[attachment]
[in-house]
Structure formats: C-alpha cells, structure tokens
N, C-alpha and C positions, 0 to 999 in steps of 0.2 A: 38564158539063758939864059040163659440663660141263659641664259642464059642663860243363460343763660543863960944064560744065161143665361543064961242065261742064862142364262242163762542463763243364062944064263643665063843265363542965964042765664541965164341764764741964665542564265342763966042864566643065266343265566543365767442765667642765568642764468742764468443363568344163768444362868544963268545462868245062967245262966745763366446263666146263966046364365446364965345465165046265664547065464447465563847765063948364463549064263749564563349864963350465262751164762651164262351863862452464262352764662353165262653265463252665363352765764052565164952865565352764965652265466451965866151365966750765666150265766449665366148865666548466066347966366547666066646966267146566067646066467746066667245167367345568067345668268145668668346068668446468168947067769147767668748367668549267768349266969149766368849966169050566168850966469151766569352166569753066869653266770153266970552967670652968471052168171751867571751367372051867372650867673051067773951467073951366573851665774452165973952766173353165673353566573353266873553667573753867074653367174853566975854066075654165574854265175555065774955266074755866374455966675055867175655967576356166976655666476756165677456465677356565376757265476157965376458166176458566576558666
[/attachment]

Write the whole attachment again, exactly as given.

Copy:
[in-house]
Structure formats: C-alpha cells, structure tokens
N, C-alpha and C positions, 0 to 999 in steps of 0.2 A: 38564158539063758939864059040163659440663660141263659641664259642464059642663860243363460343763660543863960944064560744065161143665361543064961242065261742064862142364262242163762542463763243364062944064263643665063843265363542965964042765664541965164341764764741964665542564265342763966042864566643065266343265566543365767442765667642765568642764468742764468443363568344163768444362868544963268545462868245062967245262966745763366446263666146263966046364365446364965345465165046265664547065464447465563847765063948364463549064263749564563349864963350465262751164762651164262351863862452464262352764662353165262653265463252665363352765764052565164952865565352764965652265466451965866151365966750765666150265766449665366148865666548466066347966366547666066646966267146566067646066467746066667245167367345568067345668268145668668346068668446468168947067769147767668748367668549267768349266969149766368849966169050566168850966469151766569352166569753066869653266770153266970552967670652968471052168171751867571751367372051867372650867673051067773951467073951366573851665774452165973952766173353165673353566573353266873553667573753867074653367174853566975854066075654165574854265175555065774955266074755866374455966675055867175655967576356166976655666476756165677456465677356565376757265476157965376458166176458566576558666